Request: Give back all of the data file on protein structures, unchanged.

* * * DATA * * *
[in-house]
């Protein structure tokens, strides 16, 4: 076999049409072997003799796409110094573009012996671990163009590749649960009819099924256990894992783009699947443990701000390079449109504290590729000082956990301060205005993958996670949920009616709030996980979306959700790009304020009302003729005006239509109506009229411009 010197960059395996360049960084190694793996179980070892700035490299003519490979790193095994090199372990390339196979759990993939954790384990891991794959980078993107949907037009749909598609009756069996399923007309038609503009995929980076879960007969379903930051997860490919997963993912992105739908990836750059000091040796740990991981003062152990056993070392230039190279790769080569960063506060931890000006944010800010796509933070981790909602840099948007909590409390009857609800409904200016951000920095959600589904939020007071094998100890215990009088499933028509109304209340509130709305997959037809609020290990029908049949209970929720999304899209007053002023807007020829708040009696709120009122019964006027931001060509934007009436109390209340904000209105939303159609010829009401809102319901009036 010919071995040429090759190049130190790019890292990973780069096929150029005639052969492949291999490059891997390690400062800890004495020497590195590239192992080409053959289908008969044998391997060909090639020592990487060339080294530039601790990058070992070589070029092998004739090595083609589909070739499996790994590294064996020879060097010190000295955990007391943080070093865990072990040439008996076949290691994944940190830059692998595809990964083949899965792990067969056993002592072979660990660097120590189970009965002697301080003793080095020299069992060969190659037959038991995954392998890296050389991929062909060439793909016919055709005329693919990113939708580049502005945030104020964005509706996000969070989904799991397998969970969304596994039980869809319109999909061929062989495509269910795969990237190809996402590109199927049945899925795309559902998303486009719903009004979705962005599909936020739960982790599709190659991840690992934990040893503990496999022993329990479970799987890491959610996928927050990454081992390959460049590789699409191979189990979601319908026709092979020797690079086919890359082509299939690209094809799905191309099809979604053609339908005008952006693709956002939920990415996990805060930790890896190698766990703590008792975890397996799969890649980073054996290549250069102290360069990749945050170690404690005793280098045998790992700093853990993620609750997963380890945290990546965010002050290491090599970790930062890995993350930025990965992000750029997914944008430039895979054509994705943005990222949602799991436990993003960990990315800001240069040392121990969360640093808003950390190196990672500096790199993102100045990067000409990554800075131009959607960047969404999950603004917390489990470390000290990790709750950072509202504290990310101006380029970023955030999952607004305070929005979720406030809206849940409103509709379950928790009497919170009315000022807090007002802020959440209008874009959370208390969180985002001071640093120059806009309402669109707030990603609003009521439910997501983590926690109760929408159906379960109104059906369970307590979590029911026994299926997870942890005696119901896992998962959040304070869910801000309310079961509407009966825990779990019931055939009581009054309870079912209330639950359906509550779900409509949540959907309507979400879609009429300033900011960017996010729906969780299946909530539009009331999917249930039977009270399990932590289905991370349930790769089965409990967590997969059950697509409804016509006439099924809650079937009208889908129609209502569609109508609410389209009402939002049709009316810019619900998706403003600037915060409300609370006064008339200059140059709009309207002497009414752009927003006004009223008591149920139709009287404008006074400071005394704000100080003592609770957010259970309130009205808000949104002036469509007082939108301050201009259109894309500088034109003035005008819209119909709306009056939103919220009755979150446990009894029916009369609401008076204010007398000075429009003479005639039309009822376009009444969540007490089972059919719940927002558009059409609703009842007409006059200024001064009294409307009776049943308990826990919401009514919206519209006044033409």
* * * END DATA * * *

[in-house]
């Protein structure tokens, strides 16, 4: 076999049409072997003799796409110094573009012996671990163009590749649960009819099924256990894992783009699947443990701000390079449109504290590729000082956990301060205005993958996670949920009616709030996980979306959700790009304020009302003729005006239509109506009229411009 010197960059395996360049960084190694793996179980070892700035490299003519490979790193095994090199372990390339196979759990993939954790384990891991794959980078993107949907037009749909598609009756069996399923007309038609503009995929980076879960007969379903930051997860490919997963993912992105739908990836750059000091040796740990991981003062152990056993070392230039190279790769080569960063506060931890000006944010800010796509933070981790909602840099948007909590409390009857609800409904200016951000920095959600589904939020007071094998100890215990009088499933028509109304209340509130709305997959037809609020290990029908049949209970929720999304899209007053002023807007020829708040009696709120009122019964006027931001060509934007009436109390209340904000209105939303159609010829009401809102319901009036 010919071995040429090759190049130190790019890292990973780069096929150029005639052969492949291999490059891997390690400062800890004495020497590195590239192992080409053959289908008969044998391997060909090639020592990487060339080294530039601790990058070992070589070029092998004739090595083609589909070739499996790994590294064996020879060097010190000295955990007391943080070093865990072990040439008996076949290691994944940190830059692998595809990964083949899965792990067969056993002592072979660990660097120590189970009965002697301080003793080095020299069992060969190659037959038991995954392998890296050389991929062909060439793909016919055709005329693919990113939708580049502005945030104020964005509706996000969070989904799991397998969970969304596994039980869809319109999909061929062989495509269910795969990237190809996402590109199927049945899925795309559902998303486009719903009004979705962005599909936020739960982790599709190659991840690992934990040893503990496999022993329990479970799987890491959610996928927050990454081992390959460049590789699409191979189990979601319908026709092979020797690079086919890359082509299939690209094809799905191309099809979604053609339908005008952006693709956002939920990415996990805060930790890896190698766990703590008792975890397996799969890649980073054996290549250069102290360069990749945050170690404690005793280098045998790992700093853990993620609750997963380890945290990546965010002050290491090599970790930062890995993350930025990965992000750029997914944008430039895979054509994705943005990222949602799991436990993003960990990315800001240069040392121990969360640093808003950390190196990672500096790199993102100045990067000409990554800075131009959607960047969404999950603004917390489990470390000290990790709750950072509202504290990310101006380029970023955030999952607004305070929005979720406030809206849940409103509709379950928790009497919170009315000022807090007002802020959440209008874009959370208390969180985002001071640093120059806009309402669109707030990603609003009521439910997501983590926690109760929408159906379960109104059906369970307590979590029911026994299926997870942890005696119901896992998962959040304070869910801000309310079961509407009966825990779990019931055939009581009054309870079912209330639950359906509550779900409509949540959907309507979400879609009429300033900011960017996010729906969780299946909530539009009331999917249930039977009270399990932590289905991370349930790769089965409990967590997969059950697509409804016509006439099924809650079937009208889908129609209502569609109508609410389209009402939002049709009316810019619900998706403003600037915060409300609370006064008339200059140059709009309207002497009414752009927003006004009223008591149920139709009287404008006074400071005394704000100080003592609770957010259970309130009205808000949104002036469509007082939108301050201009259109894309500088034109003035005008819209119909709306009056939103919220009755979150446990009894029916009369609401008076204010007398000075429009003479005639039309009822376009009444969540007490089972059919719940927002558009059409609703009842007409006059200024001064009294409307009776049943308990826990919401009514919206519209006044033409």